About this Issue

Liberal societies are famously open to a wide range of different ideas. Must they tolerate political movements that are openly illiberal? Both theory and practice propose a range of limits, or not, on illiberal groups’ speech, political participation, membership, and other questions.

Illiberals don’t mind resorting to liberal tactics; that is, they are happy to win elections whenever they can—or to come to power by other methods. Liberal groups, though, make the critique of illiberal methods a central feature of their activism. As such they can’t as easily adopt their opponents’ tactics.

So when an illiberal movement proposes, for example, to permanently disenfranchise a segment of the population, what should a liberal polity do? Is so-called “militant democracy” the right way to go? Our lead essay this month is by Mila Ghorayeb, an essayist and law student who has studied political theory at McGill University; responses will be by Prof. Brian Kogelmann of the University of Maryland; attorney and author Mike Godwin; and Cato Unbound’s editor, Jason Kuznicki. Readers are welcome to join the discussion, and comments will remain open through the end of the month.

Lead Essay

Antidemocratic Participation Revisited

Two years ago, at the end of a democratic theory seminar, I read Alexander Kirshner’s book A Theory of Militant Democracy (2014) and decided to continue his discussion about the paradox of democracy. The paradox asks: can a democratic society, in a non-contradictory way, restrict political participation if said participation is a threat to democracy?[2] For the purposes of my essay, “antidemocrat” is taken to mean a political actor that wishes to exclude a socially salient group of participants from the demos.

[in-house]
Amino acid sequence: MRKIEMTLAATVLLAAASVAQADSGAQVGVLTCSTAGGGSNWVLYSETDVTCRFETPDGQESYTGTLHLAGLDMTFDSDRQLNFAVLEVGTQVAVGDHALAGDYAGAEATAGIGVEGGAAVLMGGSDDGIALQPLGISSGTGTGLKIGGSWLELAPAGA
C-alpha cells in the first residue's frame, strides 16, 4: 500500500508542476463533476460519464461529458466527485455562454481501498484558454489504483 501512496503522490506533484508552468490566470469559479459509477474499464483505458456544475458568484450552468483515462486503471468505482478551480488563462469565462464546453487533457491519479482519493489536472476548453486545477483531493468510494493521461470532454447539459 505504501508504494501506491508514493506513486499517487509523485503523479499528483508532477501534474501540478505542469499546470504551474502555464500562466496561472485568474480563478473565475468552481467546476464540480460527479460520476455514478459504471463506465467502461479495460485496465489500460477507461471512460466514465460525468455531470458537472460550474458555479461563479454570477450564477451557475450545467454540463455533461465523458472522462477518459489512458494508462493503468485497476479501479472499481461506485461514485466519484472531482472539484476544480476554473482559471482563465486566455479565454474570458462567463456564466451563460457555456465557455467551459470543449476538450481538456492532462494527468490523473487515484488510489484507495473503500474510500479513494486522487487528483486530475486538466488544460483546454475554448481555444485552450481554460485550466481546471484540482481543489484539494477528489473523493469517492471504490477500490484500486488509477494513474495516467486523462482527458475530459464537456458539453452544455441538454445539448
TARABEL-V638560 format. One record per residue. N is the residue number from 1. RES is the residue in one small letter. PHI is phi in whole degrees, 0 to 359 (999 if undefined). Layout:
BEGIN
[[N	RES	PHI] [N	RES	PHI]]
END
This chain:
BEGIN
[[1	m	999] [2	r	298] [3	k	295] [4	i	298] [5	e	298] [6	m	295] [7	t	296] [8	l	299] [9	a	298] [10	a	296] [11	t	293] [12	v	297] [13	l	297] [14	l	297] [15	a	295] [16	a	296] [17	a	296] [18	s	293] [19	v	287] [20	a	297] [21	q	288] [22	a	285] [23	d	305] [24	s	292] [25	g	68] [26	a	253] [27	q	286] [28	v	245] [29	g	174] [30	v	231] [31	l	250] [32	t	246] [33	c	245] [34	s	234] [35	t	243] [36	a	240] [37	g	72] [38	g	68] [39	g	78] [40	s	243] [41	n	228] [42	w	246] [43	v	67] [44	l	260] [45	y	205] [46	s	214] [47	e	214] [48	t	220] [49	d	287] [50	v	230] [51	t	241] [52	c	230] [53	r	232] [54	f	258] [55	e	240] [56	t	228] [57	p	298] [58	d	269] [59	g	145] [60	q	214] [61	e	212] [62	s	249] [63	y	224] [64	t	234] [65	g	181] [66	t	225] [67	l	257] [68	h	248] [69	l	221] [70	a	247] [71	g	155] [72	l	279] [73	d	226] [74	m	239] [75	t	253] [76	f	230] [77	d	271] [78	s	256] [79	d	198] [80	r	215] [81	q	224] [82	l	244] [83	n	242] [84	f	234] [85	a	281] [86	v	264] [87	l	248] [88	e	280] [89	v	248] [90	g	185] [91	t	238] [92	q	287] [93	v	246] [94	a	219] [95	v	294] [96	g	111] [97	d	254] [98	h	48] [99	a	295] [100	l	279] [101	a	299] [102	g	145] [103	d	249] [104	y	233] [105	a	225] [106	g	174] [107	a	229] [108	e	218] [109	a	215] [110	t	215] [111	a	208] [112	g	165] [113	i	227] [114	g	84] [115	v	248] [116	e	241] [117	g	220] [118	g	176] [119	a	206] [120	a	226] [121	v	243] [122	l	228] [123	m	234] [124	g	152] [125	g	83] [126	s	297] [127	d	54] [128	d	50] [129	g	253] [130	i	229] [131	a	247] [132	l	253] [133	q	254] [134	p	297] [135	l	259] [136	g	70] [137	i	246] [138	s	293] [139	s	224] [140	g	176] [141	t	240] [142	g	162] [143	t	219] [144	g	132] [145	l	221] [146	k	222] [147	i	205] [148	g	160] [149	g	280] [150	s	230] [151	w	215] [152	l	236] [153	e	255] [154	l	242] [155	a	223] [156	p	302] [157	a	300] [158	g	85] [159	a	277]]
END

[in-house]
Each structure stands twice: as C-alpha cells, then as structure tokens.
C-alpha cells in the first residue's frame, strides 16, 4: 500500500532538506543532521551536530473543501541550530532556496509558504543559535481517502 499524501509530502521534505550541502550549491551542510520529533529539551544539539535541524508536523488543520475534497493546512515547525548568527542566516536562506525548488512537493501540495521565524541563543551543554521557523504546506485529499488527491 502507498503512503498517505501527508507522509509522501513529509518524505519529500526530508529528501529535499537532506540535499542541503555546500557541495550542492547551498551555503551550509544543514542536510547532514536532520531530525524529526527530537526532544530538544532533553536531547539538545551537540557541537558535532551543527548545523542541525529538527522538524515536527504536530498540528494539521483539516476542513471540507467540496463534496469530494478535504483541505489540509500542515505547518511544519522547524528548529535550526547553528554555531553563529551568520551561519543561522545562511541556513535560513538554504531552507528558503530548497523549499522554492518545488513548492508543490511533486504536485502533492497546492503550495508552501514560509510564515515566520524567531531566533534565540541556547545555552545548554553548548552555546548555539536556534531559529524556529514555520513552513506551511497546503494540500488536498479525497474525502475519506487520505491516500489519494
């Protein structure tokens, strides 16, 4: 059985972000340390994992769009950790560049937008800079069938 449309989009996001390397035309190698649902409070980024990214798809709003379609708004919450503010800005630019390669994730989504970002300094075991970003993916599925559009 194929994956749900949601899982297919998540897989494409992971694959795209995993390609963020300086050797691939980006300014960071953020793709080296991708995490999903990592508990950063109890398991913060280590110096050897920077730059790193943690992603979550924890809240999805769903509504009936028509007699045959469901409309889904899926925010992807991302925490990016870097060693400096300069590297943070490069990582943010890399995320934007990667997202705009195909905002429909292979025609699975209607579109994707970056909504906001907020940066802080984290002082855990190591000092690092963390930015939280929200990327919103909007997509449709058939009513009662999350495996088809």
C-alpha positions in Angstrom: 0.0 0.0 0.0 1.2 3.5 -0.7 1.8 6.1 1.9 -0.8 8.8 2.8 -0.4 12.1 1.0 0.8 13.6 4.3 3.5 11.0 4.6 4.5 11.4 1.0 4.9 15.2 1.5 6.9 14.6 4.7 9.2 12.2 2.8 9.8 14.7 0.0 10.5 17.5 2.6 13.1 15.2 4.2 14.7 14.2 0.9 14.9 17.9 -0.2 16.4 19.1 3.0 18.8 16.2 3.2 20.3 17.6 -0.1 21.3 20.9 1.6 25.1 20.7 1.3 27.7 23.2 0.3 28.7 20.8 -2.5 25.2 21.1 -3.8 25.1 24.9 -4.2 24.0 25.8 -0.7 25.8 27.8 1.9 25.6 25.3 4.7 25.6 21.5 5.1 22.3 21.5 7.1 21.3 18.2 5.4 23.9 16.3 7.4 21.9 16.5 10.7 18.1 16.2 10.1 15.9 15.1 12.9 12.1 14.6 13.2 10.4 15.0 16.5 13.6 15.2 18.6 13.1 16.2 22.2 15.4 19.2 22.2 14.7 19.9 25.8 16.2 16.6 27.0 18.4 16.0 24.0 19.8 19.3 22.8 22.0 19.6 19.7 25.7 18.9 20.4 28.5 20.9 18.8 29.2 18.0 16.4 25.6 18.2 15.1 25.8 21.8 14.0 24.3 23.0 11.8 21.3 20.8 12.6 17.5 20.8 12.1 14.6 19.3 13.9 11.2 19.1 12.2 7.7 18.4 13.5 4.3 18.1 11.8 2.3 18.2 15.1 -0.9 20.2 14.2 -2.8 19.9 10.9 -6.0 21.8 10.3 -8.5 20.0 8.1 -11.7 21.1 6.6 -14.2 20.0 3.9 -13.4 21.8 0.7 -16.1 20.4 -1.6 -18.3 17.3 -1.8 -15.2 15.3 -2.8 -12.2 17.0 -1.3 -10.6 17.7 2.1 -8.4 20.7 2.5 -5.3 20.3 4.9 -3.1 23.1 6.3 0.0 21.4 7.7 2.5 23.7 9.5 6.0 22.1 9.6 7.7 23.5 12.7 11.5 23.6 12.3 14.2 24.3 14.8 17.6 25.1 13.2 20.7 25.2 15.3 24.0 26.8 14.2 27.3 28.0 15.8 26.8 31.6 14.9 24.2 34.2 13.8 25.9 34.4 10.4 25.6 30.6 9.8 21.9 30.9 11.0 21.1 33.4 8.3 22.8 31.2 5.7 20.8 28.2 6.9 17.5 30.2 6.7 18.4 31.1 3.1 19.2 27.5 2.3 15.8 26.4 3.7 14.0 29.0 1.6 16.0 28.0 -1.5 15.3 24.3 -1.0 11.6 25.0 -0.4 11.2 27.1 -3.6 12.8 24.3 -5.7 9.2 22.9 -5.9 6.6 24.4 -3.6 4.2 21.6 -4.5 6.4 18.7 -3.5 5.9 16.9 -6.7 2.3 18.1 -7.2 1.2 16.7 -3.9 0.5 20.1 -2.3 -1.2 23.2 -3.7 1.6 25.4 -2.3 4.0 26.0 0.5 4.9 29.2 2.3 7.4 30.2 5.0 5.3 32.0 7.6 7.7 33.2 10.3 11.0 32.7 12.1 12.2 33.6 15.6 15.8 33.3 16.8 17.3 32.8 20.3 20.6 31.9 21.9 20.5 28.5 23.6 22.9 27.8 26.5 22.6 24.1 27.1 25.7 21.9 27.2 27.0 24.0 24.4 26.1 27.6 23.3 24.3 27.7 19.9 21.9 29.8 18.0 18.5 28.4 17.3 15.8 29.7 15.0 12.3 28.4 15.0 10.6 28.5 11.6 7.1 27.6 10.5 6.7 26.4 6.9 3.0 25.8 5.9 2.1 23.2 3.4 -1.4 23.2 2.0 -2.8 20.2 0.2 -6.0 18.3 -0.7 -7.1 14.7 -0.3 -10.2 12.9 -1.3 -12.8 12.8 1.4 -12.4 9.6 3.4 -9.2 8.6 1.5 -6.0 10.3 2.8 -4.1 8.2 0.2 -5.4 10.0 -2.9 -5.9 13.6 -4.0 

Kirshner’s book is illuminating, though not the first to bring the concern to the table. Karl Loewenstein, writing in the time of Nazi Germany, coined the term “militant democracy” to argue that it is permissible to violate “fundamental principles” of democracy such as the right to participate as an electoral candidate.[3] Loewenstein argued that antidemocrats – like the Nazi party – can exploit the tolerance of democracies and thus, must be met with intolerance.[4] Indeed, Joseph Goebbels himself taunted democrats by claiming that their own system lets antidemocrats like himself annihilate it.”[5]